Leftovers is our look at a few of the product ideas popping up everywhere. Some are intriguing, some sound amazing and some are the kinds of ideas we would never dream of. We can’t write about everything that we get pitched, so here are some leftovers pulled from our inboxes.
Cinnadust brings Cinnamon Toast Crunch everywhere
When General Mills’ Cinnamon Toast Crunch launched in 1984, the intention was to create a cereal that had the look and taste of cinnamon toast.
Through a partnership with B&G Foods, consumers will now be able to give anything the taste of Cinnamon Toast Crunch. Cinnadust, a shaker bottle with the ingredients that give the cereal its signature flavor, will hit Sam’s Club shelves next week, B&G announced. It will expand to other grocery stores and online retailers next year.
While Cinnamon Toast Crunch was the 3rd best-selling cereal in the United States last year according to Statista, bringing in nearly $401 million in sales, its signature flavor is already everywhere. Cinnamon Toast Crunch spinoffs include microwaveable doughnut holes, Toaster Strudel, ice cream, bars, coffee creamer and Cinnamon Toast Crunch Churros cereal.
It’s worth noting this seasoning blend isn’t necessarily anything new. Seasoning companies have sold their own bottled cinnamon sugar blends for years. According to McCormick, recipes for cinnamon toast date back to the 1600s. Cinnamon and sugar have been blended to make confections for hundreds of years.
The Cinnadust website says the new sweet seasoning has “the taste you love with notes of caramel, vanilla and graham flavor,“ but given the ingredients list — sugar, cinnamon, anti-caking agents, natural flavors and sunflower oil — it’s unclear how different Cinnadust is from the long-existing seasoning blends.
By moving the signature cereal flavoring into a shaker bottle, Cinnamon Toast Crunch becomes less of a breakfast brand and more of an ingredient. And even though the sweet blend that is the cereal’s signature taste has already spread to many products, Cinnadust gives consumers the ability to apply it to any food. It also frees the Cinnamon Toast Crunch flavor from what consumers may see as an overly processed CPG items, and lets consumers put it into home-cooked treats, including cookies or desserts. Or maybe even on actual pieces of toast.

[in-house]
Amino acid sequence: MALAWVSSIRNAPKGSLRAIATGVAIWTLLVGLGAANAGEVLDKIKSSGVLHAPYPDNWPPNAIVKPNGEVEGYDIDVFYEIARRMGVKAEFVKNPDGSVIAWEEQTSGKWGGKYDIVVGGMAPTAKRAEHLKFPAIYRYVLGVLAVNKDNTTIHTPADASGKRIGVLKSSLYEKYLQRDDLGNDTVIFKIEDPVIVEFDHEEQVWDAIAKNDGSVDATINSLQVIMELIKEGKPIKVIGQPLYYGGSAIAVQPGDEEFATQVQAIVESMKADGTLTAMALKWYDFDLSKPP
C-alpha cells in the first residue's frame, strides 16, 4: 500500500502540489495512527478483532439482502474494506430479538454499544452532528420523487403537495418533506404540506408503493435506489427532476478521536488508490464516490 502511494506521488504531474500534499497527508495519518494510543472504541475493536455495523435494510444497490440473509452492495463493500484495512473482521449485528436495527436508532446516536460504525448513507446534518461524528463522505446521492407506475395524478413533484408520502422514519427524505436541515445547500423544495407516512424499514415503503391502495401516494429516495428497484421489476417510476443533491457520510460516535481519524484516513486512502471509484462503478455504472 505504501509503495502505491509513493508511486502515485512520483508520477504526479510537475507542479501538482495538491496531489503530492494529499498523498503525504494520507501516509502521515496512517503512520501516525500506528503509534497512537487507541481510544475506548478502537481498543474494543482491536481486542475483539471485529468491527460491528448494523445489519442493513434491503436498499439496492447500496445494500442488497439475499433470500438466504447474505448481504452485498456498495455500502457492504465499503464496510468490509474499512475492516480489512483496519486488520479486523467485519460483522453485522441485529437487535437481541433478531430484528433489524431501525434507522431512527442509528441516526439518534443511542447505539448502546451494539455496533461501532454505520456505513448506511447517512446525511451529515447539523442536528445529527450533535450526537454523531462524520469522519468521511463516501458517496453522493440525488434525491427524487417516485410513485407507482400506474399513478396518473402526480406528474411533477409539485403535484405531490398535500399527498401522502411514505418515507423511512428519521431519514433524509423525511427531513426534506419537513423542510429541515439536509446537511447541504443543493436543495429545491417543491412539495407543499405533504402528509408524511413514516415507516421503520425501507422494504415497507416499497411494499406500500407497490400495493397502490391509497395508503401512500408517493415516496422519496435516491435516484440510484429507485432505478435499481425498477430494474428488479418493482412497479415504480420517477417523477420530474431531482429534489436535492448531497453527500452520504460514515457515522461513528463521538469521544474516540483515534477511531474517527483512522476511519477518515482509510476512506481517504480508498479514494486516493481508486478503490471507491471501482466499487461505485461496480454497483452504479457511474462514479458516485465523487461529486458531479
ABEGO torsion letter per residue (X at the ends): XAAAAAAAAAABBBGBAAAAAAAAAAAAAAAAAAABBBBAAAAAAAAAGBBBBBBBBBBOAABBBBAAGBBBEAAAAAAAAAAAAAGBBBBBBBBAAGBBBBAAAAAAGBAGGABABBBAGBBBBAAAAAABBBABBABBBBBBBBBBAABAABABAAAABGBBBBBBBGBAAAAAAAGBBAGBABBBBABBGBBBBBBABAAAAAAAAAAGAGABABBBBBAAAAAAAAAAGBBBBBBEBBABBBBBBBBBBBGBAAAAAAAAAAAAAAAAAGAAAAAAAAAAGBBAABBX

— Megan Poinski
Kellogg gives morning snack bars a jolt
Even as consumers spend more time at home this summer, snack bars and coffee remain popular options for a quick morning pick-me-up. Kellogg has found a new way to combine the two offerings.
The cereal giant is rolling out Special K Caramel Latte Pastry Crisps, loaded with caramel and a hint of espresso. Each two-pastry pack contains as much caffeine as a half cup of coffee and 100 calories per serving, Kellogg said, much less than most caramel lattes from popular coffee chains, which can average 374 calories.
The new offering is a low-calorie, portable option from Kellogg’s Pastry Crisp line, which also has fruit flavors including strawberry and blueberry. The coffee flavor adds a new twist to an old product, potentially opening it up to a broader range of consumers each day. Coca-Cola and PepsiCo took a similar path to innovation when they added coffee to their namesake soda beverages.
“With this innovative indulgence you can enjoy anywhere, you can satisfy your caffeine craving,” Courtney Bentley, brand manager for Special K, said in a statement.
Reference : https://www.fooddive.com/news/leftovers-cinnadust-shakes-on-the-cinnamon-toast-crunch-flavor-special-k/584332/